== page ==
Penn State's trustees plan to meet to discuss the 2012 report by former FBI director Louis Freeh's team that concluded football coach Joe Paterno and top administrators concealed key facts about Jerry Sandusky's abuse of children to avoid bad publicity.

The topic for the meeting Tuesday at a State College hotel is a push by alumni members to re-examine the report, which many alumni feel used flimsy evidence and unfairly blamed the school's football culture for Sandusky's criminal acts.

The board will meet in private for about an hour and then have an open discussion.

Alumni board member Anthony Lubrano said Monday he hopes the board will appoint a group to examine the Freeh Report and develop questions, and then bring in Freeh and members of his team to provide answers.

"What we're saying here is this board has never formally adopted the Freeh report in any fashion," Lubrano said. "Yes, we've implemented the recommendations. But we've never formally adopted the Freeh report. Certainly, as they pertain to the conclusions, I think we have an obligation to have that debate and discussion."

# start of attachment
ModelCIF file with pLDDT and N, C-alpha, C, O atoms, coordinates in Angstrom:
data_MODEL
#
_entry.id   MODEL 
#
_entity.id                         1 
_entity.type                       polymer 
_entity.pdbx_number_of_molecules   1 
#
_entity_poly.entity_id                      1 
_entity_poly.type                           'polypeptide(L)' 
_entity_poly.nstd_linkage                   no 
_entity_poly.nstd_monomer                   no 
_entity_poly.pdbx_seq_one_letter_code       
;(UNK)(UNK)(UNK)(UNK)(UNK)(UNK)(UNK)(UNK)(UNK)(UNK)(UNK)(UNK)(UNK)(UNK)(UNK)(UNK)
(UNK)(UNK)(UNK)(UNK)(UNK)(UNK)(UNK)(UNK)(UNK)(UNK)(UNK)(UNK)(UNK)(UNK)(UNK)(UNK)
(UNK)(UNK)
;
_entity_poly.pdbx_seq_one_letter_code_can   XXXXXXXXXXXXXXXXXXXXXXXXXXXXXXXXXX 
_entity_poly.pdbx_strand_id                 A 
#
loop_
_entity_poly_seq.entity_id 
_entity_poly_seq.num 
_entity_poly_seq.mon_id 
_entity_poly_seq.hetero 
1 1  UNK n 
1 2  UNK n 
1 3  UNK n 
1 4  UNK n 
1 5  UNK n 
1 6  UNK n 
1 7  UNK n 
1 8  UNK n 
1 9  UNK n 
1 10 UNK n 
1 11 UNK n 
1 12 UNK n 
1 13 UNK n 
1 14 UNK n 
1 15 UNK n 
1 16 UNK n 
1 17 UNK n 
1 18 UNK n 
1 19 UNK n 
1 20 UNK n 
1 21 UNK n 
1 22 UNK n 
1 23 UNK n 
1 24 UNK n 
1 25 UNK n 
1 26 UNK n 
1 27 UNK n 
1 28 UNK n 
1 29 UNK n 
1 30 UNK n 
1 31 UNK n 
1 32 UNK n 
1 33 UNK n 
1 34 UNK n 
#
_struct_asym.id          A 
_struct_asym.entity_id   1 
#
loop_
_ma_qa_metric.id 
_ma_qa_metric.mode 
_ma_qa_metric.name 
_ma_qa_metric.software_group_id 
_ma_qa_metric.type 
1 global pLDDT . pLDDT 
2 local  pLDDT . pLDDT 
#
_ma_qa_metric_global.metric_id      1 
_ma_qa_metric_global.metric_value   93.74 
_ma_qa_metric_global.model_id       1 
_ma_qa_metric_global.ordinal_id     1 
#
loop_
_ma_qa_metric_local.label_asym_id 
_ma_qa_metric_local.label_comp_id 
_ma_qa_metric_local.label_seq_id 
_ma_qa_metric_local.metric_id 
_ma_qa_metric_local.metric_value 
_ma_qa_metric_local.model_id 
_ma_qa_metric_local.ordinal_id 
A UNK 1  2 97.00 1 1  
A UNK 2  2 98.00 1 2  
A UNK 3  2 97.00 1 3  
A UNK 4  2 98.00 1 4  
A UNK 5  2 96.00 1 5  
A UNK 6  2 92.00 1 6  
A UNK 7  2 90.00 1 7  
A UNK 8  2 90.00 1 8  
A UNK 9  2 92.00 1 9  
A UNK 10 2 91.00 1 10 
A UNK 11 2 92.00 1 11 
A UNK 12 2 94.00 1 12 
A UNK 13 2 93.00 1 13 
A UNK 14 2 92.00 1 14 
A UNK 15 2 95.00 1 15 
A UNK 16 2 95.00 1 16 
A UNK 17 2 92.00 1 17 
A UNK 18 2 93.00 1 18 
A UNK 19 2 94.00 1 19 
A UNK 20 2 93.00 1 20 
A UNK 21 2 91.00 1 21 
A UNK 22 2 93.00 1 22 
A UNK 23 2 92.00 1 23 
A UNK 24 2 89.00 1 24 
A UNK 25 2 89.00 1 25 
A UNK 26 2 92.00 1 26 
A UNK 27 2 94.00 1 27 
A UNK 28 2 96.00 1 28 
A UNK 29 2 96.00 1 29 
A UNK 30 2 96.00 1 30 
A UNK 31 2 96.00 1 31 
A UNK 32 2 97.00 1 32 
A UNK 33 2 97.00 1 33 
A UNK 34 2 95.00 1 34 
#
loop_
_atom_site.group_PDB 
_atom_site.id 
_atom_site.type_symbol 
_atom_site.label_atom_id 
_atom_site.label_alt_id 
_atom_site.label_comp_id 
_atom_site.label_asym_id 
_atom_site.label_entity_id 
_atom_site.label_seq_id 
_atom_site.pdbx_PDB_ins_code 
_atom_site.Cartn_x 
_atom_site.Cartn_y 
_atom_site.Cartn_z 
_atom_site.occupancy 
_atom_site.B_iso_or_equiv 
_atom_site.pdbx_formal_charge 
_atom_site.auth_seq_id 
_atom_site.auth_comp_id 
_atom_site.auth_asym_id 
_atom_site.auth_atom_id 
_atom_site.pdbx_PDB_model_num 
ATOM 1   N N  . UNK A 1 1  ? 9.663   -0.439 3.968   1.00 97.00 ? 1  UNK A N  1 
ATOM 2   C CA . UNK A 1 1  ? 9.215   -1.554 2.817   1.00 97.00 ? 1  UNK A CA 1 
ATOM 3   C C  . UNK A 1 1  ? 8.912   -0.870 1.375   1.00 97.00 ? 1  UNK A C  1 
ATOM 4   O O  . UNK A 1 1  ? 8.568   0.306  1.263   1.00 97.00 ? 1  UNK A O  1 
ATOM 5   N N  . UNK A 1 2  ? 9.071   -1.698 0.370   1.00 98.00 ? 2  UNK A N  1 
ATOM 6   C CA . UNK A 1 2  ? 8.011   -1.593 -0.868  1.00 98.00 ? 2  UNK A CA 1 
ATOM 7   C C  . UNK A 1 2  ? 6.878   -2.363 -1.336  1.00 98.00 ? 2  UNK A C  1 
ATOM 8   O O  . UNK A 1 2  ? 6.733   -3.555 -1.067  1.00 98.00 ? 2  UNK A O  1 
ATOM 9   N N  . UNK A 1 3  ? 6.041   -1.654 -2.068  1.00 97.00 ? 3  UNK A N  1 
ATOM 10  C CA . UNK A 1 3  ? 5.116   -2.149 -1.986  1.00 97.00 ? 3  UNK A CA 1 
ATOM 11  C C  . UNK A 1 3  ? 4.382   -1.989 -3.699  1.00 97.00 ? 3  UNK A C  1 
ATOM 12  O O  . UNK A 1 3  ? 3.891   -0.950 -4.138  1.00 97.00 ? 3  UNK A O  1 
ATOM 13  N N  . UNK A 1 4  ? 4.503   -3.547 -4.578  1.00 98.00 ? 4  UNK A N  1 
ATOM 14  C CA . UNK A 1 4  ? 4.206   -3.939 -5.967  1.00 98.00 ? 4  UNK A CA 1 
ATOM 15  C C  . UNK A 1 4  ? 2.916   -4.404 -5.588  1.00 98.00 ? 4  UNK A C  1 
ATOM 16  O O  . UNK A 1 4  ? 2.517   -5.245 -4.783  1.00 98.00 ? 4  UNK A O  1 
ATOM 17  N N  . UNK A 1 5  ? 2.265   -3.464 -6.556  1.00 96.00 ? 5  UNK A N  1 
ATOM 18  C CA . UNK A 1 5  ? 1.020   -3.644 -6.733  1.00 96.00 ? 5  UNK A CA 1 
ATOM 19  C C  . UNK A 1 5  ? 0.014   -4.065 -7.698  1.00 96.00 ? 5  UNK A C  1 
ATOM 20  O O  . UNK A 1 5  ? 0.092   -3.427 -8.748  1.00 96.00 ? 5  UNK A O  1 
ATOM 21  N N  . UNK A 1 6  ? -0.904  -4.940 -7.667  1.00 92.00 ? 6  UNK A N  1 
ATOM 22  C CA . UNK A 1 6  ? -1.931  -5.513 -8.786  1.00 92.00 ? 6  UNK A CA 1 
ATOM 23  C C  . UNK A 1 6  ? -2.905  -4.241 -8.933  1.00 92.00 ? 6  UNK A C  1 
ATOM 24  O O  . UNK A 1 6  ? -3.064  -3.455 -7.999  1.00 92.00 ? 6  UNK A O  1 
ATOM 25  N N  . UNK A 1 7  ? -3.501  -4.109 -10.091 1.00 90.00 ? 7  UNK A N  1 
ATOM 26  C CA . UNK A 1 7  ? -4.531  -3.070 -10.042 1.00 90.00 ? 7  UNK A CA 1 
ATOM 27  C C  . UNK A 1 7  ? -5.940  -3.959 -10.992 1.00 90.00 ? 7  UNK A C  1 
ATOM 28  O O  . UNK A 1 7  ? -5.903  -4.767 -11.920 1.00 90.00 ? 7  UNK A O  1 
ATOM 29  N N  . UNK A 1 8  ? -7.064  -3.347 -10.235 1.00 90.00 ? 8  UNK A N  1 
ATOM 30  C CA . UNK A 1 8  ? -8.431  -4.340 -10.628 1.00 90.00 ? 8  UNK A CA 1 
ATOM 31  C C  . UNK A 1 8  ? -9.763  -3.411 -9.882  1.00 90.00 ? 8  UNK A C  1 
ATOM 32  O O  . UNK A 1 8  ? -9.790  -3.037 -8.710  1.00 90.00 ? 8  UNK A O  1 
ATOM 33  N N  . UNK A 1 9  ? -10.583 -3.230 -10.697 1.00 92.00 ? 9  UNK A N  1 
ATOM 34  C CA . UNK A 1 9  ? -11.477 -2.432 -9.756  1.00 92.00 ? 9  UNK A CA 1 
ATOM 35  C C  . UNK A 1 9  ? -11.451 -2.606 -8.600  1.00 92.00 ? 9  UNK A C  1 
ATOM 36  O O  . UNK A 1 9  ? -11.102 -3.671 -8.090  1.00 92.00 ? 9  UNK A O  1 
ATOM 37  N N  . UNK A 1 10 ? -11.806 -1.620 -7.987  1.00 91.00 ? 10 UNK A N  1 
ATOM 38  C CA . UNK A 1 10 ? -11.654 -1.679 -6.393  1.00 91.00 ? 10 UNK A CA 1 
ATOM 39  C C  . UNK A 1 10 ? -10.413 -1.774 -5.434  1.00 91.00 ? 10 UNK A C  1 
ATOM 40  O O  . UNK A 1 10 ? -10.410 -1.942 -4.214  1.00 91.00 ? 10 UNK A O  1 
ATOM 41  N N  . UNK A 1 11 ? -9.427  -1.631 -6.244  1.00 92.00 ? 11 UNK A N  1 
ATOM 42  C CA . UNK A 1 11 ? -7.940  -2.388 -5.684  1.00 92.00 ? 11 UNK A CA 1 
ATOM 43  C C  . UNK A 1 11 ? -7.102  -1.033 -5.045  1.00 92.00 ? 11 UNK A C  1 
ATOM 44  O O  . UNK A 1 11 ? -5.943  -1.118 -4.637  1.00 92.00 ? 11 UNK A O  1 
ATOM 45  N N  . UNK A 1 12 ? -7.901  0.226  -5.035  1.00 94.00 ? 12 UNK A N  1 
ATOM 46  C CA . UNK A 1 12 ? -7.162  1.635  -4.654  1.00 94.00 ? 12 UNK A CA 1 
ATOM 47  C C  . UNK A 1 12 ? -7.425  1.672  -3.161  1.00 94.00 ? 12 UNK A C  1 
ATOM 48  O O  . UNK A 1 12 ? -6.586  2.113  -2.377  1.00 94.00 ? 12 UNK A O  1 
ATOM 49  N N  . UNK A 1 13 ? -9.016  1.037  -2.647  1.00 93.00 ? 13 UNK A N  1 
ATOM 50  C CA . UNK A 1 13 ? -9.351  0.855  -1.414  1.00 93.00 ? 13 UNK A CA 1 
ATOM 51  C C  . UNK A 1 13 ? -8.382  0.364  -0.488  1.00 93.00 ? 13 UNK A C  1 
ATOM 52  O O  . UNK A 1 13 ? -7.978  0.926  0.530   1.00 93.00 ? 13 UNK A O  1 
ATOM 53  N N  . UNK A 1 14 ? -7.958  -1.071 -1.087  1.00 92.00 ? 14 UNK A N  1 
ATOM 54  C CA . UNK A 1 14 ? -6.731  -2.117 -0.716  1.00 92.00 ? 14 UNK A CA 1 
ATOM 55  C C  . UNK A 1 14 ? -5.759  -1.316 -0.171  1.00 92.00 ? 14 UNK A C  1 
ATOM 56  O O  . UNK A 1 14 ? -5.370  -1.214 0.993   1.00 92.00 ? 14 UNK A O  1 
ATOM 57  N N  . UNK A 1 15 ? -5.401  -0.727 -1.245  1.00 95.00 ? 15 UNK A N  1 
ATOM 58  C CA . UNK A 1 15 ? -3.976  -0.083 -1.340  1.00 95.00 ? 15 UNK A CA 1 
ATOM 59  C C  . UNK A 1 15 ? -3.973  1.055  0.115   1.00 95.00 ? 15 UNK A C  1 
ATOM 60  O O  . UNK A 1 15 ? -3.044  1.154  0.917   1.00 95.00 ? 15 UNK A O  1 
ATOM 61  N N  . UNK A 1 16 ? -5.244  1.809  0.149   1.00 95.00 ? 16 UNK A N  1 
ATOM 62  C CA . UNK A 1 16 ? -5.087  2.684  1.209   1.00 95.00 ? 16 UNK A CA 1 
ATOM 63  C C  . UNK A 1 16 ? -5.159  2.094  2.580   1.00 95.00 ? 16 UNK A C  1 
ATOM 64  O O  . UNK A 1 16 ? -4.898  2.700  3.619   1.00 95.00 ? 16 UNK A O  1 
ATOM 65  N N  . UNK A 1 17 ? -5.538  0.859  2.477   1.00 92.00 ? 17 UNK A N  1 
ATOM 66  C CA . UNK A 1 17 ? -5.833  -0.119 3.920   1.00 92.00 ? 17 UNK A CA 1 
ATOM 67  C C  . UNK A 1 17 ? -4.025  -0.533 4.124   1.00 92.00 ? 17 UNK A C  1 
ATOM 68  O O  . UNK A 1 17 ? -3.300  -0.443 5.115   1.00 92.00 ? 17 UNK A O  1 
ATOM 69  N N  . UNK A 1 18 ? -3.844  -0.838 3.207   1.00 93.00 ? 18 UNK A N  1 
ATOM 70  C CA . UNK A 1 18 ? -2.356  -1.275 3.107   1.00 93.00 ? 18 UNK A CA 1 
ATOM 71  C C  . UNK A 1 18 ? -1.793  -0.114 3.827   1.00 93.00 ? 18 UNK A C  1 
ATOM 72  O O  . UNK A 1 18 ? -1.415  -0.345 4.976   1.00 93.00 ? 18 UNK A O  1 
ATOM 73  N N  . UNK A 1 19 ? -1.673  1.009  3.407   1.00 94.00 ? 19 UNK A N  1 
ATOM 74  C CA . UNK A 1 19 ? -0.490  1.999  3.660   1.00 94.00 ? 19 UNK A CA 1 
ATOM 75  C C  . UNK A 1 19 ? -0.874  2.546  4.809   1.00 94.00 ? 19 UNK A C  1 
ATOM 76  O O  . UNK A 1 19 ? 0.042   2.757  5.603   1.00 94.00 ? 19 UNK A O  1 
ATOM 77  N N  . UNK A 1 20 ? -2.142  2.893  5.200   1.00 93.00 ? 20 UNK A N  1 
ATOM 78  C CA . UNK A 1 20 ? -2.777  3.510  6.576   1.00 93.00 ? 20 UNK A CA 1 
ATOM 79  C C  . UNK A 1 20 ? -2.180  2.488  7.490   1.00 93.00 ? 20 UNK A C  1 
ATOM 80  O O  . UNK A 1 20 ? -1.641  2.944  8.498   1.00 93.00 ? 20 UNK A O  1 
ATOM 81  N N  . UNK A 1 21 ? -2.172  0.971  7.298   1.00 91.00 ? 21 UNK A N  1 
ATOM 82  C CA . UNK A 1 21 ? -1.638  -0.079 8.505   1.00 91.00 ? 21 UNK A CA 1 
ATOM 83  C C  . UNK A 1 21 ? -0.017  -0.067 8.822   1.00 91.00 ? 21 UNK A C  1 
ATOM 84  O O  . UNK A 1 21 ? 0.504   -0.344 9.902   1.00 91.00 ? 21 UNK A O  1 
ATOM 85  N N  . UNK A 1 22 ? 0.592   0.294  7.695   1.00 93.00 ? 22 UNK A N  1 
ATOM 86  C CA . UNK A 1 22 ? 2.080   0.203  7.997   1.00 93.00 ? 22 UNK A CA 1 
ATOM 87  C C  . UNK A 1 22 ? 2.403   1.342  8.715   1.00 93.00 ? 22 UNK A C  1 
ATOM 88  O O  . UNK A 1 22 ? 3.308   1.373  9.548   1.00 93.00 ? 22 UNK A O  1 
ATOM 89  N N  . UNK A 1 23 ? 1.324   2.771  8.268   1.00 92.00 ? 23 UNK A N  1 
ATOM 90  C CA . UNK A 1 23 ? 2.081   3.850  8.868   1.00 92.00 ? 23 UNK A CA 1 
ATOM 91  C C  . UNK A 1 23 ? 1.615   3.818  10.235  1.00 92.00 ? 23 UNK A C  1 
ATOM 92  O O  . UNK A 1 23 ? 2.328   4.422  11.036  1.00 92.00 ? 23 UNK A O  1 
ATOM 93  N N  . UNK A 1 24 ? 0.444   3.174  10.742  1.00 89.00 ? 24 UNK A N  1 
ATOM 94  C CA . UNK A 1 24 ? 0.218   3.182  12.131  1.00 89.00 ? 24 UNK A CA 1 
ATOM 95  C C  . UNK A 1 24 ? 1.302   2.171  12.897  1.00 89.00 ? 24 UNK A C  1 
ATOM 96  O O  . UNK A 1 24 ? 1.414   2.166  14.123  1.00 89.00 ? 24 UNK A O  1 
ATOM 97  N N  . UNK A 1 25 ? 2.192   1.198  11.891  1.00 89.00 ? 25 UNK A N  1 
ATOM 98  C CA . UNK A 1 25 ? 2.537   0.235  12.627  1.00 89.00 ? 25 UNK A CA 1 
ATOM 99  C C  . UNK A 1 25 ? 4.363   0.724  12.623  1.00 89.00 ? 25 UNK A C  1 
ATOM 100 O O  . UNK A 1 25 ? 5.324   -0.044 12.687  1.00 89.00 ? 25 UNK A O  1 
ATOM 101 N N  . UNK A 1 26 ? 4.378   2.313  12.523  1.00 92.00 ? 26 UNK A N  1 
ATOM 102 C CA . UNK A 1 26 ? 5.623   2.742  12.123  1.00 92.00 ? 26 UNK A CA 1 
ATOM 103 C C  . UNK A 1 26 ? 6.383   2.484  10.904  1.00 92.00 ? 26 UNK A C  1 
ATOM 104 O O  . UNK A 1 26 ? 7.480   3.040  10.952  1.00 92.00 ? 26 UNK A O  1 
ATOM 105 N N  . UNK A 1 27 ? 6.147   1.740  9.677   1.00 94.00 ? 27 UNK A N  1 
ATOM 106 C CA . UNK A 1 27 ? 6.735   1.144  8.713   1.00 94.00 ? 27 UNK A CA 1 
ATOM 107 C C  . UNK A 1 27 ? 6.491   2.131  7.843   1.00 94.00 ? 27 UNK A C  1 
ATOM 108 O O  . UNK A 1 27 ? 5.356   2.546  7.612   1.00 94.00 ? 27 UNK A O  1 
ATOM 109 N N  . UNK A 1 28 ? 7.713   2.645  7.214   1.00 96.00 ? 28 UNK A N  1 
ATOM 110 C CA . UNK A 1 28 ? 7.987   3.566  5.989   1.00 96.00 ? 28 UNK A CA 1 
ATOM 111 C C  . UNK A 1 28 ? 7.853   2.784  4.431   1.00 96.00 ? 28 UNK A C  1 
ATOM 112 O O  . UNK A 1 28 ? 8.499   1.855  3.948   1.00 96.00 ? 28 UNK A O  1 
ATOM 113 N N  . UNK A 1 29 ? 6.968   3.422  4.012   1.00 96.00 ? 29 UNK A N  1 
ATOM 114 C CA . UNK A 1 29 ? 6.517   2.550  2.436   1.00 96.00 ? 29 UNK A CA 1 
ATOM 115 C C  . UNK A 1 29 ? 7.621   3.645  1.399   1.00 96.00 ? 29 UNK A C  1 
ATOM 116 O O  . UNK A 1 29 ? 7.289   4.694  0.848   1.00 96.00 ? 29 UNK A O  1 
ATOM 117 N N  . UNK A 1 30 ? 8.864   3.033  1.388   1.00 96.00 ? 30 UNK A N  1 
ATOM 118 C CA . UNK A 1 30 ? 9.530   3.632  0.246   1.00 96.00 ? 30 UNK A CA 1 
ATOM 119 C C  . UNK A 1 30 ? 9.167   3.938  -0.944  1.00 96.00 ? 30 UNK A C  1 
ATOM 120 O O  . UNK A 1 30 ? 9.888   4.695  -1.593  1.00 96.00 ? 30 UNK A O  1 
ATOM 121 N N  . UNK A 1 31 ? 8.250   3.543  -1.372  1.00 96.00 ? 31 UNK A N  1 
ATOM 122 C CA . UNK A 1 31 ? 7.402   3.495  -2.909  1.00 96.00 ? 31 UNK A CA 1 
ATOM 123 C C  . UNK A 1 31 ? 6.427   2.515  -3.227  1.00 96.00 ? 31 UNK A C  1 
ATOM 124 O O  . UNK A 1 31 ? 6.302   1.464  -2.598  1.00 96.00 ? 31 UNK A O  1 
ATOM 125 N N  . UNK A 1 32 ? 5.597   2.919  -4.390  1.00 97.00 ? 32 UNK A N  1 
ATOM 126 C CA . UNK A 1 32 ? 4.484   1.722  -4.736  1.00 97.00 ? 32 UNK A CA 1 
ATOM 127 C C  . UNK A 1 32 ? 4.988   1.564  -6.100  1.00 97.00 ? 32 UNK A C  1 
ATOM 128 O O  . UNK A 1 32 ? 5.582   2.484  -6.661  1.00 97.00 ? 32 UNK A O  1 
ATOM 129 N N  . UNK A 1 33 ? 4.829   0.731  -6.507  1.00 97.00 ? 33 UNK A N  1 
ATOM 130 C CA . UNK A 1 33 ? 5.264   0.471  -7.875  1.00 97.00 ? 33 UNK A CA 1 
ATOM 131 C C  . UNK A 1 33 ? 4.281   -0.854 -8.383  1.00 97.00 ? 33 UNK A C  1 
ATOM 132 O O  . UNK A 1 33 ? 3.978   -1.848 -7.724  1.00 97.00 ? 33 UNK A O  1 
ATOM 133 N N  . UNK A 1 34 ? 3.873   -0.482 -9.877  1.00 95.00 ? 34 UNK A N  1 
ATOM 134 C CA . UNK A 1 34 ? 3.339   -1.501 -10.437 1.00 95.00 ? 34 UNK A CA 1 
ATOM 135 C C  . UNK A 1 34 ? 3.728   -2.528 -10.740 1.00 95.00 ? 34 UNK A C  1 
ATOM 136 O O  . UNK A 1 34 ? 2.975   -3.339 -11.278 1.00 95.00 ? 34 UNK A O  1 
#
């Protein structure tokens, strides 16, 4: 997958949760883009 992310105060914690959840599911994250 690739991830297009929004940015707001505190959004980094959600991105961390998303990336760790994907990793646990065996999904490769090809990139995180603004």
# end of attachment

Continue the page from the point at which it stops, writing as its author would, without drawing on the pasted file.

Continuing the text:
Lubrano and three other trustees have been working to develop compromise language ahead of the meeting, but so far that process has not borne fruit, he said.

The Freeh report, issued shortly after Sandusky was convicted of 45 counts of child sexual abuse, recommended widespread changes in the school's operations and governance. The university, which hired Freeh, has used it as a blueprint to change its governing structure, how children are supervised on campus and other procedures.

At the time it was released, Penn State issued a statement calling it "sad and sobering in that it concludes that at the moment of truth, people in positions of authority and responsibility did not put the welfare of children first."

Three administrators have been charged with a criminal cover-up of complaints about Sandusky and are awaiting trial in county court in Harrisburg. Former president Graham Spanier, former vice president Gary Schultz and former athletic director Tim Curley have all vigorously denied the allegations and have sought to have their cases thrown out.

The judge in that case has entertained arguments about the role in the case played by the school's former general counsel, Cynthia Baldwin, but has not determined whether the defendants' legal rights were violated or scheduled the case for trial.

Paterno died of lung cancer in January 2012, before the Freeh Report was released. Sandusky, the school's retired defensive coach, was sentenced to 30 to 60 years in prison.